Energy Benchmarking: Key Policy Practices for Local Governments

Local governments across the nation are increasingly implementing energy benchmarking ordinances and voluntary programs to reduce energy use.

Nov 30, 2018 | BLOG POST

by Scott Annis, program manager, ICMA 

Over the past decade, local governments across the nation are increasingly implementing energy benchmarking ordinances and voluntary programs to reduce energy use. Energy benchmarking measures a building’s energy inputs and outputs over a certain period to create a baseline. These standard measurements can be compared to similar buildings in a locality or region and provide a better understanding of exact energy use and where improvements can be made.

With 39% of total U.S. energy consumption consumed by buildings, benchmarking is an opportunity for building owners, residents, and governments to track and understand some of the largest energy users in a locality[1]. Benchmarking policies have demonstrated energy savings, with Chicago seeing 10% in energy savings from 2010 to 2015 and the District of Columbia seeing 9% from 2010-2013[2].

Currently, local governments encourage benchmarking through two main means: mandatory policies and voluntary programs. Mandatory policies are just that, mandatory, but usually only for buildings owned by a locality or privately-owned buildings over a certain size. Voluntary programs are a call to action and allow building owners to participate on their own fruition. These two means are also practiced at the state level, and 14 states have a mandatory or voluntary program[3].

As with any local government policy, variations among communities are common. While variations occur, there are some standard components of benchmarking policies, and some typical features of these policies, listed below. To learn about policy examples, including sample language, see the “Learn More” section at the end of this blog.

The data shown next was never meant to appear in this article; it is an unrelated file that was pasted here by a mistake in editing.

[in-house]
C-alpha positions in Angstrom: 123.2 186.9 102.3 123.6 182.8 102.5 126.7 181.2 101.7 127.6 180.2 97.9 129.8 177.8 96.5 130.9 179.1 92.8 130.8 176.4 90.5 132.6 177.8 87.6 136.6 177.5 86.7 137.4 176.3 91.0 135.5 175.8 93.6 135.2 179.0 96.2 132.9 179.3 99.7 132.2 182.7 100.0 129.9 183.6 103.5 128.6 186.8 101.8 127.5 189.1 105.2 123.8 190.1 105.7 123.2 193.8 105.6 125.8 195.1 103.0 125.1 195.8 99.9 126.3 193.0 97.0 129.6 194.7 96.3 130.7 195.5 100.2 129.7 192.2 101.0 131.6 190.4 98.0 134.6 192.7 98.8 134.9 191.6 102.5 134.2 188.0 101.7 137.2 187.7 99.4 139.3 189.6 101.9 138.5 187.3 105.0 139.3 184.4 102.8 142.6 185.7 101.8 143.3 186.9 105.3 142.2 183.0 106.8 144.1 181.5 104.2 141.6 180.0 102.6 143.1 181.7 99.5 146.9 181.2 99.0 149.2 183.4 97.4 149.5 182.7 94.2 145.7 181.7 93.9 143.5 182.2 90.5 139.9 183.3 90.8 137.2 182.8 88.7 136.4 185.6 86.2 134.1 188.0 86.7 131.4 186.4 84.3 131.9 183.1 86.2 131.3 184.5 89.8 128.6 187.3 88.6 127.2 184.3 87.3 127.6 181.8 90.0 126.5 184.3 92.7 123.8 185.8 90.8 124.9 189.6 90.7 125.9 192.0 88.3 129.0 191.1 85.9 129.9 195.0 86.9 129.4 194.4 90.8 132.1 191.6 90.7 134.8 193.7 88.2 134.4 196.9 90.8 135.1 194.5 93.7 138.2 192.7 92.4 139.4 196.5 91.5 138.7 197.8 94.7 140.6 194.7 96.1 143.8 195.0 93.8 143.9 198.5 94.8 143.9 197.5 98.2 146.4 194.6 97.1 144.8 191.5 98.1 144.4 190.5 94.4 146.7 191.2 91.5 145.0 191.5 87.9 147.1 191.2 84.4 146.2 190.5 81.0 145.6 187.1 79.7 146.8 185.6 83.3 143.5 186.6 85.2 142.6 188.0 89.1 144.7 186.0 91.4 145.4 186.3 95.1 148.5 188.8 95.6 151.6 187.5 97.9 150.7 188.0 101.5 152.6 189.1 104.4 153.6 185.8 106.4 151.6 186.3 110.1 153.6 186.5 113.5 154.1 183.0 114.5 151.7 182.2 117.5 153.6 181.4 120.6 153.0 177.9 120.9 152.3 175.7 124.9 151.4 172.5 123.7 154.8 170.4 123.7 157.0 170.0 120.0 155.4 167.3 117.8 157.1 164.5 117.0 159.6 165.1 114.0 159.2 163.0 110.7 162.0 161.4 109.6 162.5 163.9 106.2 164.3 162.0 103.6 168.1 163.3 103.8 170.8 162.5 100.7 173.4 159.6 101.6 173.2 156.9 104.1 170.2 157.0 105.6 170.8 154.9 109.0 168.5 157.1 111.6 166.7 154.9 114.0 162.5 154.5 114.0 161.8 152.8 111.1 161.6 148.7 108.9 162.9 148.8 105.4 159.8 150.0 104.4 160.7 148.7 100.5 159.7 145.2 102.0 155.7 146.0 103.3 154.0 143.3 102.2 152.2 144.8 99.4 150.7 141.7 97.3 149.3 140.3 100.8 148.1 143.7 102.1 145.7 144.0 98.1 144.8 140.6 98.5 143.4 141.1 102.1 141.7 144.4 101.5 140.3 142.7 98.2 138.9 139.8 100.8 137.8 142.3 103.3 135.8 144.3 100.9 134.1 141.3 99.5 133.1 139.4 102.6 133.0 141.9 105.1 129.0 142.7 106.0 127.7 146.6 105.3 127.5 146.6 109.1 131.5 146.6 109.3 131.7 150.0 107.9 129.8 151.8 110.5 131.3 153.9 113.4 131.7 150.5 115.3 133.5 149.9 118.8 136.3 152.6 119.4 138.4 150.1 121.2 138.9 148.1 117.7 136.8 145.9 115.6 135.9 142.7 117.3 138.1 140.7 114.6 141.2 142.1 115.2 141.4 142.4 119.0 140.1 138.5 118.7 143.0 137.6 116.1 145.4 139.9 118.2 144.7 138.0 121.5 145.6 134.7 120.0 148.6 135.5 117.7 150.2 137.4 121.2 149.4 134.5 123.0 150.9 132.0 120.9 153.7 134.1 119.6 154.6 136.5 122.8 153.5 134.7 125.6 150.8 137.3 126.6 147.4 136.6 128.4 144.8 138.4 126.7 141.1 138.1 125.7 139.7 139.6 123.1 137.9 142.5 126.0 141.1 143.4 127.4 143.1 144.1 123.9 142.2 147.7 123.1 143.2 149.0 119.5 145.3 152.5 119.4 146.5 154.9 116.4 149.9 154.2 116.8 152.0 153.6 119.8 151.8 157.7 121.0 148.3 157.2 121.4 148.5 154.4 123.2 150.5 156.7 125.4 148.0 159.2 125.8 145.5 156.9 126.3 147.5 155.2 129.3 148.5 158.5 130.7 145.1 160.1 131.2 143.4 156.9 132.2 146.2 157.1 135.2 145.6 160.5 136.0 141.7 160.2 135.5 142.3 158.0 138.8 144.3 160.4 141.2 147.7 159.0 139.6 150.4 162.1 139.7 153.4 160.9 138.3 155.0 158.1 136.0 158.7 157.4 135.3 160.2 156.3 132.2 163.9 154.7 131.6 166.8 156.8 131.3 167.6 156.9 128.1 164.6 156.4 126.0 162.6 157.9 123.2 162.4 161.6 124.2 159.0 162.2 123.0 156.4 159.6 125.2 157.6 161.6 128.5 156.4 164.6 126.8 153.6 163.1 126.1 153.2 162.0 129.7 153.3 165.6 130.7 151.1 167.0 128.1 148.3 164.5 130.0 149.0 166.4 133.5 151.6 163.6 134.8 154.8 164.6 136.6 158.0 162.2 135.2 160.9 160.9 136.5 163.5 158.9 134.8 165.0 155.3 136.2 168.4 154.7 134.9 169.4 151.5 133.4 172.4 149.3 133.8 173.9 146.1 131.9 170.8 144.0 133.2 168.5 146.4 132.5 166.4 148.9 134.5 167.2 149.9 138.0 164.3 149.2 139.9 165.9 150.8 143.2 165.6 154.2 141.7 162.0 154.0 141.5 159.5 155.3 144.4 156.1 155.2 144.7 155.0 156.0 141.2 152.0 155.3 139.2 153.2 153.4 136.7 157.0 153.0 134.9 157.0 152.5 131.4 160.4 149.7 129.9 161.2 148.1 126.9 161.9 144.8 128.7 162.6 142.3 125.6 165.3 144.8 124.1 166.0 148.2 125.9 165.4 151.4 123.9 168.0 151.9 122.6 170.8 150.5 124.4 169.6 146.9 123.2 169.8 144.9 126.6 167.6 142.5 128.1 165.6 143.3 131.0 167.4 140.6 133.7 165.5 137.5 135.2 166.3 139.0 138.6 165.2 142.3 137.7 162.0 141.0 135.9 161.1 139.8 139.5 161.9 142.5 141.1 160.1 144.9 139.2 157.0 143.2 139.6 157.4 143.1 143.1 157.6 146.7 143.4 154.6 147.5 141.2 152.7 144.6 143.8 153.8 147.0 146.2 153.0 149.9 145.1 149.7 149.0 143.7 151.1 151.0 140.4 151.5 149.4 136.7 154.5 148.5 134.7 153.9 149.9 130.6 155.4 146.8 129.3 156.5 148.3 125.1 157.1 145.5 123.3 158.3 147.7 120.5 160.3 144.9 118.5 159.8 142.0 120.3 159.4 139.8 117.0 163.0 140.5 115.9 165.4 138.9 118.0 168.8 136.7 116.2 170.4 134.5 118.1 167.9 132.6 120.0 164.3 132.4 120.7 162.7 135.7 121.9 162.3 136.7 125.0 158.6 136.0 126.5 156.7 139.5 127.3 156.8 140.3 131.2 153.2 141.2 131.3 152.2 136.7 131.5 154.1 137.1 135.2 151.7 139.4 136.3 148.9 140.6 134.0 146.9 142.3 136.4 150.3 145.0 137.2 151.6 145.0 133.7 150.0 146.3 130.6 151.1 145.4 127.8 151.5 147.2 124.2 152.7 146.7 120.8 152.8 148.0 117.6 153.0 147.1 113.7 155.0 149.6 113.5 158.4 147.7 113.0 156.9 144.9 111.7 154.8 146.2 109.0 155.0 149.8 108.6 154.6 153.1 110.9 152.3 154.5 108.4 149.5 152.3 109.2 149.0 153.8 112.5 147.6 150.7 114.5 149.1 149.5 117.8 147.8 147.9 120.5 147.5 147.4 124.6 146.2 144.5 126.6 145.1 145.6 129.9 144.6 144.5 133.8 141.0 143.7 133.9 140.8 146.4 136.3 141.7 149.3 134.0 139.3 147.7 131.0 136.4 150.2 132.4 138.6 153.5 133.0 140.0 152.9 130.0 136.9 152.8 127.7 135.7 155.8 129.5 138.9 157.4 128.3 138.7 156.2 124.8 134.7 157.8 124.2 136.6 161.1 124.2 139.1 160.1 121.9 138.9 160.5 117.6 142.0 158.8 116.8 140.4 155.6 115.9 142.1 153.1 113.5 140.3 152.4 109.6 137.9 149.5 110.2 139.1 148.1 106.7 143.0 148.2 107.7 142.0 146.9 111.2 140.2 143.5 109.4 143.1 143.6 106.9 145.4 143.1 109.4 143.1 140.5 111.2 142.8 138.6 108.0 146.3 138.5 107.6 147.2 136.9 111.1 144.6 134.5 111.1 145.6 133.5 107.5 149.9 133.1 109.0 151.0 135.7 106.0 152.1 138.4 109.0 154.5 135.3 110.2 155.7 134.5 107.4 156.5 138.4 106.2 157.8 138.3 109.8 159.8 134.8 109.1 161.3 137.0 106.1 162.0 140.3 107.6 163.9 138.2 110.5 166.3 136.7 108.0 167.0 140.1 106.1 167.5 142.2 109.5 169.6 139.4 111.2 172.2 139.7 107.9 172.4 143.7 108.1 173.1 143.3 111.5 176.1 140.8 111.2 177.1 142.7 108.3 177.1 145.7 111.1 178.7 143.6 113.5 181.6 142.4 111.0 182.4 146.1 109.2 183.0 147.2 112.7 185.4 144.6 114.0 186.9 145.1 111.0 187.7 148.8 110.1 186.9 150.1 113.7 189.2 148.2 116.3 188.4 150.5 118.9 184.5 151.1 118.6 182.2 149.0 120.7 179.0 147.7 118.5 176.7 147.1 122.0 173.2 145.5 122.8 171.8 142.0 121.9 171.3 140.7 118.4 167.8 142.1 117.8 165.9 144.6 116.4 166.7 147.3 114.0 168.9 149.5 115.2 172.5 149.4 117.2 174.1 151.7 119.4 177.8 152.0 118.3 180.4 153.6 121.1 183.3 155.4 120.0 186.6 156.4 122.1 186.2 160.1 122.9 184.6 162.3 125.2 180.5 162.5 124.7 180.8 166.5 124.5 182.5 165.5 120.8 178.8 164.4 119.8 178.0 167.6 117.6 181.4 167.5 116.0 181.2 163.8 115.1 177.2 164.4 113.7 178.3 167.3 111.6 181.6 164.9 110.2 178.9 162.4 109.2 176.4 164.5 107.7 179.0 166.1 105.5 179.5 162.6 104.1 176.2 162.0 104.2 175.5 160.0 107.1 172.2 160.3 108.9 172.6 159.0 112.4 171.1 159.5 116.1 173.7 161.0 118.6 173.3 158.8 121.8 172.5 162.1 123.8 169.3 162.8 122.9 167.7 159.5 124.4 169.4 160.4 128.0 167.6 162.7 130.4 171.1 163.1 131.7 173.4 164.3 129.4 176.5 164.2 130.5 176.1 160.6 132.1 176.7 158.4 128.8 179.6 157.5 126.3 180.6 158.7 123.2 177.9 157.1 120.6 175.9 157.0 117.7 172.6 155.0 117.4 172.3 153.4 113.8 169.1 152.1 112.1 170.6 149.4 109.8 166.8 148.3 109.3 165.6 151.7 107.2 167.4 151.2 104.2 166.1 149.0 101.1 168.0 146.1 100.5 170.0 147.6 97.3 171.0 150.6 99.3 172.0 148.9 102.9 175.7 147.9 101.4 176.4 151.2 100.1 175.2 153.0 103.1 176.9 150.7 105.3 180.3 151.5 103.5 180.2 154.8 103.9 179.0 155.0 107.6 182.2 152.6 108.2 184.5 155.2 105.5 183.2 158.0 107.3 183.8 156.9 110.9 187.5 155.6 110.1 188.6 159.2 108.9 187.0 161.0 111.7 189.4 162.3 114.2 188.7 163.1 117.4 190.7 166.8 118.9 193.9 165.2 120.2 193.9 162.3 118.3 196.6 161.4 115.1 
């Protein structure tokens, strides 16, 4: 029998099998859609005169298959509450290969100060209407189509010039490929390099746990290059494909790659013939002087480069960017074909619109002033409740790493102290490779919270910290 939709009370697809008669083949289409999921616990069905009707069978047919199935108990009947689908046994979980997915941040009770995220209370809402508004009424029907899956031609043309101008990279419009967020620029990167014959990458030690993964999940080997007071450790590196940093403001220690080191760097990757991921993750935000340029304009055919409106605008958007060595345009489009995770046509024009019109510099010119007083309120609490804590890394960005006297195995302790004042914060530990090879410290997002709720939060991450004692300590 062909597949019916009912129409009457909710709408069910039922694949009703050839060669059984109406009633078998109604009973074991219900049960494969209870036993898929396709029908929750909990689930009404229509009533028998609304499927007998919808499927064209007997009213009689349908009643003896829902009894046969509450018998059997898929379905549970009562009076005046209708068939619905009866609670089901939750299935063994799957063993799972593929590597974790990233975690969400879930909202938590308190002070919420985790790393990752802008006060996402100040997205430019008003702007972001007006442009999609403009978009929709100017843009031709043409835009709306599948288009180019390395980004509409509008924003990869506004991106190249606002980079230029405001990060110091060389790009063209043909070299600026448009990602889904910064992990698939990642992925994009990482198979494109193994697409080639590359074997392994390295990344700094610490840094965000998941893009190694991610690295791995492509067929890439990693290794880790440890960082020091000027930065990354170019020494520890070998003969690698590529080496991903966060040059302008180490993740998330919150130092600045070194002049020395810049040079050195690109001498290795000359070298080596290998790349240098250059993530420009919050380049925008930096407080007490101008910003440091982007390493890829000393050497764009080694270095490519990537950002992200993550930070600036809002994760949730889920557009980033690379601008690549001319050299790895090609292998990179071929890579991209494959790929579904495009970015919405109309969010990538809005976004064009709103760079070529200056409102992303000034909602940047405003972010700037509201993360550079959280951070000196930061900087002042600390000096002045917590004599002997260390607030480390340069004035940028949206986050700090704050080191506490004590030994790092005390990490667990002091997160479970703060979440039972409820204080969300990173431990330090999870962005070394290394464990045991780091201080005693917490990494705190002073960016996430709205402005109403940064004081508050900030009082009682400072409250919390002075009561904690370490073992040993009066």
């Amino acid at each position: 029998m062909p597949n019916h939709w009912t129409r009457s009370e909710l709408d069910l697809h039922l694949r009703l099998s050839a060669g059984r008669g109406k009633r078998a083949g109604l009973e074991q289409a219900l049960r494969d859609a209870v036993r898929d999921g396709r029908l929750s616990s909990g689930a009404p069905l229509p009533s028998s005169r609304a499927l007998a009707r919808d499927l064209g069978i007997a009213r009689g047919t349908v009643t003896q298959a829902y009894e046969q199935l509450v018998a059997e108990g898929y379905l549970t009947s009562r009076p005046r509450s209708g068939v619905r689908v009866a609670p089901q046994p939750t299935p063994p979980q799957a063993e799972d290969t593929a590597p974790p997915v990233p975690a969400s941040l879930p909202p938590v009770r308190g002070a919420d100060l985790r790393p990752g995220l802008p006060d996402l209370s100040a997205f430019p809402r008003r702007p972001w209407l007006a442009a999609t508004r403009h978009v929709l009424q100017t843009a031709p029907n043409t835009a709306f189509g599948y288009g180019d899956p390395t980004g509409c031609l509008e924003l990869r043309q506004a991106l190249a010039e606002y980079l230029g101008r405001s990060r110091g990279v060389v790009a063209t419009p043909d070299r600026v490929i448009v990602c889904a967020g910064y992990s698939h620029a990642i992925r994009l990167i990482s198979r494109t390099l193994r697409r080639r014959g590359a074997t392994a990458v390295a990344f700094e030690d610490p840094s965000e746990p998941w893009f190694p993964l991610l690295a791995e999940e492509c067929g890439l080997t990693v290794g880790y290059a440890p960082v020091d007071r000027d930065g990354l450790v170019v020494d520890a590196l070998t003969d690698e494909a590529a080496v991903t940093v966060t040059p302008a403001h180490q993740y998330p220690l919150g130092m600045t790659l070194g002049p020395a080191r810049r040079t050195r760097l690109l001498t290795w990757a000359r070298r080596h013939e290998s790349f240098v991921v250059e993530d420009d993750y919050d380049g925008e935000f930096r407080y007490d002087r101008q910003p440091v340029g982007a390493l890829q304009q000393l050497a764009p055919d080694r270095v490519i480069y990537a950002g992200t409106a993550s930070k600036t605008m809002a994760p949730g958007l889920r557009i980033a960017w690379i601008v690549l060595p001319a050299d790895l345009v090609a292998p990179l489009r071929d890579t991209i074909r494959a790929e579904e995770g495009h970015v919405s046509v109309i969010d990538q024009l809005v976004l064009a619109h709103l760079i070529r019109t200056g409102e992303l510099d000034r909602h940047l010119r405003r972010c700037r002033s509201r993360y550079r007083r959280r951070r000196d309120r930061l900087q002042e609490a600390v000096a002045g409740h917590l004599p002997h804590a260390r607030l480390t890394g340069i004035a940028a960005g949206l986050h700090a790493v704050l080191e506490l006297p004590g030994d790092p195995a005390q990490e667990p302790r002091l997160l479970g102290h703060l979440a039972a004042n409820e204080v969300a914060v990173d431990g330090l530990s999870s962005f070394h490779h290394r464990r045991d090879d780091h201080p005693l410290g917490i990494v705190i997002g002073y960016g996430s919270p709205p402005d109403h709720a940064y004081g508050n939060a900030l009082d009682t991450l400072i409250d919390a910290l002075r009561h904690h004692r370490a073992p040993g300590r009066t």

• Size Limitation. Localities often limit the size of buildings for participation to ensure that benchmarking is targeting the largest buildings that consume energy. This is often split up between governmental and private buildings. For governmental buildings, the requirements vary community by community, such as in Portland, Maine, which requires all municipal buildings; Evanston, Illinois, requires public and governmental buildings more than 10,000 square feet; and Montgomery County, Maryland, requires it for buildings more than 50,000 square feet. This size limitation also varies for private buildings—commercial and residential—and can be as low as 5,000 square feet in smaller localities. Examining building inventory in your locality will help determine the size limitation that meets your goal. Building inventory will help determine where your buildings land on size scale and can help determine size limitations to match your goals of either targeting most of the buildings, only the largest, or in the middle.
  • Phased implementation. Leading by example is a great way to build support for benchmarking in a community, and phased implementation of benchmarking policies that start with governmental buildings demonstrates buy-in and support from leadership. Phasing also allows building owners to prepare for benchmarking and allows educational opportunities from local government. Montgomery County phased in its law across three years, with the first deadline in 2015 for county buildings more than 50,000 square feet, then private buildings more than 250,000 square feet the following year, and 50,000 square feet in the last year.
  • Exemptions. Benchmarking policy often includes exemptions for buildings, with the most common being uncovered buildings. For covered building exemptions, these vary community by community but can exclude buildings of certain use like manufacturing, storage, or distribution, or where reporting can be demonstrated to cause undue financial stress. For a detailed list of sample exemptions in codes, see page 86 of this benchmarking report.